Five California condors have died during the past few months after ingesting lead ammunition left in carcasses.
Another of the rare birds is fighting for its life at Scottsdale's Liberty Wildlife. The bird, Condor #409, has levels of lead almost 10 times greater than normal.
There are around 80 of the condors flying free along the Arizona-Utah border after reintroduction of the almost extinct birds began in 1996. Each year, all the condors are caught and tested for high levels of lead. This year, just under 50 percent of the birds tested positive for the poisoning, which is often fatal.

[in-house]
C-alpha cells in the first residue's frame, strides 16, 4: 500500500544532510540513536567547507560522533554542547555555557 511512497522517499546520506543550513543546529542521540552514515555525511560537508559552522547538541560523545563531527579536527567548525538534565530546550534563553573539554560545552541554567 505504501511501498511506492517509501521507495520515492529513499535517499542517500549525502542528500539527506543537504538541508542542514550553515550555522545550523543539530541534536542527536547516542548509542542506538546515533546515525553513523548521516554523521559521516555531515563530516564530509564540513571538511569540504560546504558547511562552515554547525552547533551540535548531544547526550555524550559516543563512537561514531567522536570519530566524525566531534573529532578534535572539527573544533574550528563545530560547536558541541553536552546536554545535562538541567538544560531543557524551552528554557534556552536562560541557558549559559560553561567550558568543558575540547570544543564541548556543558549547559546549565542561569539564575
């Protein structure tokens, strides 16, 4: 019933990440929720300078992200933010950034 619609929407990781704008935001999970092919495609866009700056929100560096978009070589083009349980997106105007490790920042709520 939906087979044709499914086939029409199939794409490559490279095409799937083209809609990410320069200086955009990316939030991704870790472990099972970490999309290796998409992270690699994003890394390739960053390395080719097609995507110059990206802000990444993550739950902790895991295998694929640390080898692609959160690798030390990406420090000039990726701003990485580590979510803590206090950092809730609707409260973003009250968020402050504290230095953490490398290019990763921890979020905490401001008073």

Condor #409 has to be caught and forced fed daily at Liberty Wildlife because the high levels of lead keep the bird from swallowing. Terry Stevens of Liberty said the bird's condition is guarded while it goes through a series of treatments to eliminate the lead from it's bone marrow and blood.
While the Center for Biological Diversity has filed a lawsuit that would ban the use of lead ammunition where the condors roam near the Grand Canyon, right now the choice is optional for those who shoot or hunt in that area